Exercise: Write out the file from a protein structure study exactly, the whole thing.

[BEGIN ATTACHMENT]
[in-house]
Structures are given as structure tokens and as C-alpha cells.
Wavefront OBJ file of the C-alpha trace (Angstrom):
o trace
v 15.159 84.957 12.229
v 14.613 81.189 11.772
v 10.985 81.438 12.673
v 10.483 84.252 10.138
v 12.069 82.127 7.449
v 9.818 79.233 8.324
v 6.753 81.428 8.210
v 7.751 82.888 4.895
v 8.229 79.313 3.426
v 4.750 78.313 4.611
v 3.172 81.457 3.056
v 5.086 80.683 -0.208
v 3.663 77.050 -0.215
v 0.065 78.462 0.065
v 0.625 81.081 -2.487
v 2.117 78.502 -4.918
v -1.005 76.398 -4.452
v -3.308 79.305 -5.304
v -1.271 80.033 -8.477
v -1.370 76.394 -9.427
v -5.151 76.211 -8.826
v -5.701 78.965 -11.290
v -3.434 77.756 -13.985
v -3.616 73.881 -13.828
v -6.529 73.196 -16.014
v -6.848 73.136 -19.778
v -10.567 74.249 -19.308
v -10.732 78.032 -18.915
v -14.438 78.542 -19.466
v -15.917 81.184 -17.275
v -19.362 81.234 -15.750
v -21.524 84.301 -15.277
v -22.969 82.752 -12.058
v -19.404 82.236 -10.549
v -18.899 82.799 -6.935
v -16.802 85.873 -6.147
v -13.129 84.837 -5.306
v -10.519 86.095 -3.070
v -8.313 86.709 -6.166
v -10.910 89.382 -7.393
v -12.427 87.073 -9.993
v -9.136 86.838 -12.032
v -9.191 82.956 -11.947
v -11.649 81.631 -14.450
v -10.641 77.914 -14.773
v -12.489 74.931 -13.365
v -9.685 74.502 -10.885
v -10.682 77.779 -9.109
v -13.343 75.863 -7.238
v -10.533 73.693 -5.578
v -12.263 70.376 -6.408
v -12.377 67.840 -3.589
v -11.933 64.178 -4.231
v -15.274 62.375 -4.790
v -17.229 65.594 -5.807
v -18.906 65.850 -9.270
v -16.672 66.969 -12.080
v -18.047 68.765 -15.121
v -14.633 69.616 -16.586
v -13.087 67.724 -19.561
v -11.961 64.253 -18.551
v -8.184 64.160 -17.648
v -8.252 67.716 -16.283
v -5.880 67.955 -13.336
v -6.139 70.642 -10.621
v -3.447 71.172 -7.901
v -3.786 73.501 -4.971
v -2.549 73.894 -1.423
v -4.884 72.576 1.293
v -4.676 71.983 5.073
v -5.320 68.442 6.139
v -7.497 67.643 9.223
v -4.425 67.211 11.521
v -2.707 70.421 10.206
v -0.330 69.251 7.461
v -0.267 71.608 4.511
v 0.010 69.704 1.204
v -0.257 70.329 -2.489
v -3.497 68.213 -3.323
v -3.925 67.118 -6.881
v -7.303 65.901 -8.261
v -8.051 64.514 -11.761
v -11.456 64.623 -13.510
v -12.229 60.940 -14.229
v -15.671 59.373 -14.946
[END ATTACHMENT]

[in-house]
Structures are given as structure tokens and as C-alpha cells.
Wavefront OBJ file of the C-alpha trace (Angstrom):
o trace
v 15.159 84.957 12.229
v 14.613 81.189 11.772
v 10.985 81.438 12.673
v 10.483 84.252 10.138
v 12.069 82.127 7.449
v 9.818 79.233 8.324
v 6.753 81.428 8.210
v 7.751 82.888 4.895
v 8.229 79.313 3.426
v 4.750 78.313 4.611
v 3.172 81.457 3.056
v 5.086 80.683 -0.208
v 3.663 77.050 -0.215
v 0.065 78.462 0.065
v 0.625 81.081 -2.487
v 2.117 78.502 -4.918
v -1.005 76.398 -4.452
v -3.308 79.305 -5.304
v -1.271 80.033 -8.477
v -1.370 76.394 -9.427
v -5.151 76.211 -8.826
v -5.701 78.965 -11.290
v -3.434 77.756 -13.985
v -3.616 73.881 -13.828
v -6.529 73.196 -16.014
v -6.848 73.136 -19.778
v -10.567 74.249 -19.308
v -10.732 78.032 -18.915
v -14.438 78.542 -19.466
v -15.917 81.184 -17.275
v -19.362 81.234 -15.750
v -21.524 84.301 -15.277
v -22.969 82.752 -12.058
v -19.404 82.236 -10.549
v -18.899 82.799 -6.935
v -16.802 85.873 -6.147
v -13.129 84.837 -5.306
v -10.519 86.095 -3.070
v -8.313 86.709 -6.166
v -10.910 89.382 -7.393
v -12.427 87.073 -9.993
v -9.136 86.838 -12.032
v -9.191 82.956 -11.947
v -11.649 81.631 -14.450
v -10.641 77.914 -14.773
v -12.489 74.931 -13.365
v -9.685 74.502 -10.885
v -10.682 77.779 -9.109
v -13.343 75.863 -7.238
v -10.533 73.693 -5.578
v -12.263 70.376 -6.408
v -12.377 67.840 -3.589
v -11.933 64.178 -4.231
v -15.274 62.375 -4.790
v -17.229 65.594 -5.807
v -18.906 65.850 -9.270
v -16.672 66.969 -12.080
v -18.047 68.765 -15.121
v -14.633 69.616 -16.586
v -13.087 67.724 -19.561
v -11.961 64.253 -18.551
v -8.184 64.160 -17.648
v -8.252 67.716 -16.283
v -5.880 67.955 -13.336
v -6.139 70.642 -10.621
v -3.447 71.172 -7.901
v -3.786 73.501 -4.971
v -2.549 73.894 -1.423
v -4.884 72.576 1.293
v -4.676 71.983 5.073
v -5.320 68.442 6.139
v -7.497 67.643 9.223
v -4.425 67.211 11.521
v -2.707 70.421 10.206
v -0.330 69.251 7.461
v -0.267 71.608 4.511
v 0.010 69.704 1.204
v -0.257 70.329 -2.489
v -3.497 68.213 -3.323
v -3.925 67.118 -6.881
v -7.303 65.901 -8.261
v -8.051 64.514 -11.761
v -11.456 64.623 -13.510
v -12.229 60.940 -14.229
v -15.671 59.373 -14.946